Iranian Lawmakers Could Make It A Crime To Own A Dog
Lawmakers in Iran have proposed a bill that would ban people from keeping dogs as pets. The measure would criminalize dog ownership, assess fines and confiscate animals.
The proposed bill is latest tactic by the Iranian government to crack down on the popularity of Western culture creeping into their country, but if passed it will endanger the lives of thousands of dogs.
This isn’t the first time Iran has tried to make it a criminal act to own a dog. During the past decade police have periodically seized dogs from their owners — right off the street.
Traditionally dogs have not been kept as pets because civil and religious custom consider dogs to be najes, or unclean animals.
But as Western values have become more acceptable to wealthy Iranians and city dwellers — dog ownership has become commonplace. Thousands of dogs, especially small lap dogs live throughout Tehran.
However, the Iranian Parliament now wants to put an end to any tolerance of Western values and they want to begin the new era by making an example out of dogs.
CNN said, “The proposed law would take the dogs away from their owner and fine them $100 – $500. The legislation does not say what would ultimately happen to the animal.”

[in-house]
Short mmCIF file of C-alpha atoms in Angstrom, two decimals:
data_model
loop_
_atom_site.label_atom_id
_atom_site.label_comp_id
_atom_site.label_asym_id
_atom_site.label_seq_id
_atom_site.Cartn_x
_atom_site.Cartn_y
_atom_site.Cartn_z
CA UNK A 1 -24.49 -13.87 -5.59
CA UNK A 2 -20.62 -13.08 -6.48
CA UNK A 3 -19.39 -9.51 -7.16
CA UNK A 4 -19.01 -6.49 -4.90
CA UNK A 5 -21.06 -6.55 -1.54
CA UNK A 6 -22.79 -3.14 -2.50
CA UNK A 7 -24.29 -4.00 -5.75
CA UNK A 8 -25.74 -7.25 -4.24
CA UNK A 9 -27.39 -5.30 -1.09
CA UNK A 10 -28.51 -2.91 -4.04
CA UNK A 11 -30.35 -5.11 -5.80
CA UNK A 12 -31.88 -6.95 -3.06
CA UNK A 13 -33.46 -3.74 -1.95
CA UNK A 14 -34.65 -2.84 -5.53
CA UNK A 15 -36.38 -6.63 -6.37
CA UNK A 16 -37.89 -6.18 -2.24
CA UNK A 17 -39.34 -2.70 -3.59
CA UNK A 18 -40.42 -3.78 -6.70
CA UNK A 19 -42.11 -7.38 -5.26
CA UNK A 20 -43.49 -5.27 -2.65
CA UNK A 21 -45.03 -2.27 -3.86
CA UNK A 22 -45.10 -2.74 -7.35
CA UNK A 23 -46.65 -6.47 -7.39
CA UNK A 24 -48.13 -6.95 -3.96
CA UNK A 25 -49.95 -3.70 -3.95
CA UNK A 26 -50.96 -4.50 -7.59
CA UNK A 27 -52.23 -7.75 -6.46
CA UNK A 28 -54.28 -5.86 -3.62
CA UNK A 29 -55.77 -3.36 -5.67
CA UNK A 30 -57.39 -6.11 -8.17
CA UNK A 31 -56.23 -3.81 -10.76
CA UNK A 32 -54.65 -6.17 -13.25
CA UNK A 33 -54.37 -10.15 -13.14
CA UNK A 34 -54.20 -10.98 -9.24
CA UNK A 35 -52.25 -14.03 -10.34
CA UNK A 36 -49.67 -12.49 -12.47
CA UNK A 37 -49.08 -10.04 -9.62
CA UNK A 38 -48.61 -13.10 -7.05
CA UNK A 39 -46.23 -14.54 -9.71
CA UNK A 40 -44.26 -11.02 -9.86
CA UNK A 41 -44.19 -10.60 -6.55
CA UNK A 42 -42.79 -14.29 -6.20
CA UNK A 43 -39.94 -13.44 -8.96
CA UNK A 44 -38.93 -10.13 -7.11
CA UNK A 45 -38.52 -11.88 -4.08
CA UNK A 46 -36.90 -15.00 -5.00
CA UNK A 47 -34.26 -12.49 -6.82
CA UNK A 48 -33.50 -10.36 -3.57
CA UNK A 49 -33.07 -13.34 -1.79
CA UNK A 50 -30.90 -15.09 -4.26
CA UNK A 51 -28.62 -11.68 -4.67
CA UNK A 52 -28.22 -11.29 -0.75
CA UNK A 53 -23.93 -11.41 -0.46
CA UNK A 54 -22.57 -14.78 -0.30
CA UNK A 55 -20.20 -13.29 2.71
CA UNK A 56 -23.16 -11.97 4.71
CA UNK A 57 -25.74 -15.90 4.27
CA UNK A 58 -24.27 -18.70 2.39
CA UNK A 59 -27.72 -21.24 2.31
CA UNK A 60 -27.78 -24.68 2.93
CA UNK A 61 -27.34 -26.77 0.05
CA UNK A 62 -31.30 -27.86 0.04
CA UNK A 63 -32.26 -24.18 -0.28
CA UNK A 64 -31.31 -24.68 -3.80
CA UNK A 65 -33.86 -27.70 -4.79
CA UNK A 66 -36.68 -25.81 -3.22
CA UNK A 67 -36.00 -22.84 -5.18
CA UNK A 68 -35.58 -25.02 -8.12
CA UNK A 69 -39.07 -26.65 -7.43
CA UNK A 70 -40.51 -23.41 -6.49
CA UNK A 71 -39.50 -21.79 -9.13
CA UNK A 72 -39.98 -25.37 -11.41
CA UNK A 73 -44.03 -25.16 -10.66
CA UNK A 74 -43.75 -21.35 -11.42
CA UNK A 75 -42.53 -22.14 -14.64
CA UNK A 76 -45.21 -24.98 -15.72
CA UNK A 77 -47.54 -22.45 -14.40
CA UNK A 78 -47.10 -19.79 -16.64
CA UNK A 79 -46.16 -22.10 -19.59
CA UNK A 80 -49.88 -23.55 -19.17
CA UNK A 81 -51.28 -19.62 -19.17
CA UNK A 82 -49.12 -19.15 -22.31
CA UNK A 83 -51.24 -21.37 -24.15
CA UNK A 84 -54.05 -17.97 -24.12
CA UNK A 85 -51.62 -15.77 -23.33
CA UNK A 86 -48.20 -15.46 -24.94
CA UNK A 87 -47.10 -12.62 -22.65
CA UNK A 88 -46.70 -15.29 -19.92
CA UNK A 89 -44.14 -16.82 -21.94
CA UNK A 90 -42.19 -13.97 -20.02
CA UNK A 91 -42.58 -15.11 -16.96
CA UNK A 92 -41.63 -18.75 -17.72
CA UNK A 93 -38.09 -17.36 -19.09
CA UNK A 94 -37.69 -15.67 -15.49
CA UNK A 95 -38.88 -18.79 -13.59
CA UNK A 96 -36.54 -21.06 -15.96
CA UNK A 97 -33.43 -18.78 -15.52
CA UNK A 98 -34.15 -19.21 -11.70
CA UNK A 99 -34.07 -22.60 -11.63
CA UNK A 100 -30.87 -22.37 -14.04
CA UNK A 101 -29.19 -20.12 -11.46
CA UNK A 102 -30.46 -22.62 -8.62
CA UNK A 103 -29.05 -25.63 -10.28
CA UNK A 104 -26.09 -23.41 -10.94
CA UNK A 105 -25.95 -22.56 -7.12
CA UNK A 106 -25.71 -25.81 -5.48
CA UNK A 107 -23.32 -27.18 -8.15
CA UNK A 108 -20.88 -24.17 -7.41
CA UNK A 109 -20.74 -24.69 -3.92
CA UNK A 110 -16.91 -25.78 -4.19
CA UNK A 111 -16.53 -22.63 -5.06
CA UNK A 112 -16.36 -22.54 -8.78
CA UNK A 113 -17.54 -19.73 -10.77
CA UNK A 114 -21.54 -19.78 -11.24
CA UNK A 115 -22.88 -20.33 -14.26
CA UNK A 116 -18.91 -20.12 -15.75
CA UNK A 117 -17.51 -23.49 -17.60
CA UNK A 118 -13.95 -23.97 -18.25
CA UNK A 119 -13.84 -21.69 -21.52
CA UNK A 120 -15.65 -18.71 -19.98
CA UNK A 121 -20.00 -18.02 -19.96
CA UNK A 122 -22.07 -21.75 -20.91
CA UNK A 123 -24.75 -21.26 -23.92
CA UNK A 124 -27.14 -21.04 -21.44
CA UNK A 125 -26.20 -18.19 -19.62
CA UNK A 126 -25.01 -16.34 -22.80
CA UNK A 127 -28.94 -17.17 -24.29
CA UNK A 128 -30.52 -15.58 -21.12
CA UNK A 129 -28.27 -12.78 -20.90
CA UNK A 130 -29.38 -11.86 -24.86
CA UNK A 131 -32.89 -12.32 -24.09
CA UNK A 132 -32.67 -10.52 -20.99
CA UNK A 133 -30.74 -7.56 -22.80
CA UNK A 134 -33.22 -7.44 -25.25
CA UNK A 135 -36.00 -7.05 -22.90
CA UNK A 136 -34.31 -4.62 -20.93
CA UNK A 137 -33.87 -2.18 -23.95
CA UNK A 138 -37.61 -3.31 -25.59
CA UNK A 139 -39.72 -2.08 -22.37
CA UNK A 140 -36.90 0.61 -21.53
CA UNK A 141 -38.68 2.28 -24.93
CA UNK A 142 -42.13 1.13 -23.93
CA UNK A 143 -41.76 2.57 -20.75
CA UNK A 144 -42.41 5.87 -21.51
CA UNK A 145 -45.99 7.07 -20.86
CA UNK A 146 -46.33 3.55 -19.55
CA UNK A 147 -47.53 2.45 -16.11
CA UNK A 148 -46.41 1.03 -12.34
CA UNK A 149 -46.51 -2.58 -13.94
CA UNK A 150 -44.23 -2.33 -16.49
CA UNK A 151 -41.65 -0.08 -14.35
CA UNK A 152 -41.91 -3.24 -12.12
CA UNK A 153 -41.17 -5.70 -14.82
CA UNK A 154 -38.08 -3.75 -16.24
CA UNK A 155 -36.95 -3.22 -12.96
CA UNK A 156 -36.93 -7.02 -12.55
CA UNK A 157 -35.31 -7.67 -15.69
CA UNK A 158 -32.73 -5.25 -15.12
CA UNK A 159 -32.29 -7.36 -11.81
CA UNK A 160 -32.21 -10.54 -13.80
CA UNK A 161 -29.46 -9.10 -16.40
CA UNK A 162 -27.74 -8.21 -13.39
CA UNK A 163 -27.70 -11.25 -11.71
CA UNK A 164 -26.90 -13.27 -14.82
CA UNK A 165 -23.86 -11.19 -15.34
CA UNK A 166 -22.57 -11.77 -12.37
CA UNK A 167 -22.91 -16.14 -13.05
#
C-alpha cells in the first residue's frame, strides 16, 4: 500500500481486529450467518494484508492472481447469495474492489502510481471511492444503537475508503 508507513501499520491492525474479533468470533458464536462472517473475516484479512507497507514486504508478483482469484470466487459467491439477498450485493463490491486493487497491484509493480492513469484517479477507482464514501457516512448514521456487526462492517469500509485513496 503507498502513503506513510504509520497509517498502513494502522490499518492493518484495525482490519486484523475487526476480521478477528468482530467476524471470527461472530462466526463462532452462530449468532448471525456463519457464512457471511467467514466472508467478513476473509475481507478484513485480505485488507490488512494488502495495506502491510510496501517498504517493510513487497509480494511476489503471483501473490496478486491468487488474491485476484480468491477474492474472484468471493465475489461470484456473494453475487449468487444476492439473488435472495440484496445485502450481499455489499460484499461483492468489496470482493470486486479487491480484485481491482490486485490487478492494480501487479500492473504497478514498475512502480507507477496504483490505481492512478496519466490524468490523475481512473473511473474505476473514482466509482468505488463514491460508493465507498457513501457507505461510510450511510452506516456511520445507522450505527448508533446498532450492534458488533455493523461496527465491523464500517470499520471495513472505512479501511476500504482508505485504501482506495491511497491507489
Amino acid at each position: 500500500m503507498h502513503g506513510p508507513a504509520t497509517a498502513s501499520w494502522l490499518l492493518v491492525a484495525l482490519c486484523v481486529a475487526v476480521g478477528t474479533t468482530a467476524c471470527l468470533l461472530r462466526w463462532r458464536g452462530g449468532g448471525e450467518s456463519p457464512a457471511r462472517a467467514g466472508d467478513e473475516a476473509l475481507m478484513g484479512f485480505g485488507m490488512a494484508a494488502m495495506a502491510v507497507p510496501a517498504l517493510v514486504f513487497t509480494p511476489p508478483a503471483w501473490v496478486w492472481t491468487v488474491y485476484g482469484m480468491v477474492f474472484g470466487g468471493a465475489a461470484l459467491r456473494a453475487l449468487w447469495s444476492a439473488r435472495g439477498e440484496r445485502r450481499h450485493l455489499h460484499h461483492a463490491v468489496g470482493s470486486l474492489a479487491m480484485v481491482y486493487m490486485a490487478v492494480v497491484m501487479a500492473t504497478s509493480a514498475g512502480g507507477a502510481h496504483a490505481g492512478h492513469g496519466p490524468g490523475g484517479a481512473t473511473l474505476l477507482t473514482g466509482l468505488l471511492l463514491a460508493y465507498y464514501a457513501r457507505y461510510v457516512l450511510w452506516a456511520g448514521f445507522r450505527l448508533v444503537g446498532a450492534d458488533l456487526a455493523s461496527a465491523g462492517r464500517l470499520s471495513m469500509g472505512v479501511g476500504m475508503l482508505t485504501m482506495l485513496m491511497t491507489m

A story from NPR said, “If the law passes, dog owners will be banned from taking their pets out into public spaces and into vehicles, as well as living in private flats. If they fail to do so, health authorities will be called in to take the dog away from its owner.”
The government is not the only supporter of criminalizing dog ownership — religious clerics have called for a ban for many years.
In June 2010, Iran’s Grand Ayatollah Naser Makarem Shirazi issued a fatwa, a religious edict, that said Iranians should not keep dogs, because it meant they were blindly following the West and because they were “unclean.” Later that year, reports Al Arabiya, another cleric called for the arrest of dogs and their owners.
Omid Memarian, an Iranian journalist who specializes in human rights told Time, “This is very frightening for Iranian officials, who find themselves in a cultural war with the West and see what they’re offering as an ‘Islamic lifestyle’ failing measurably.”
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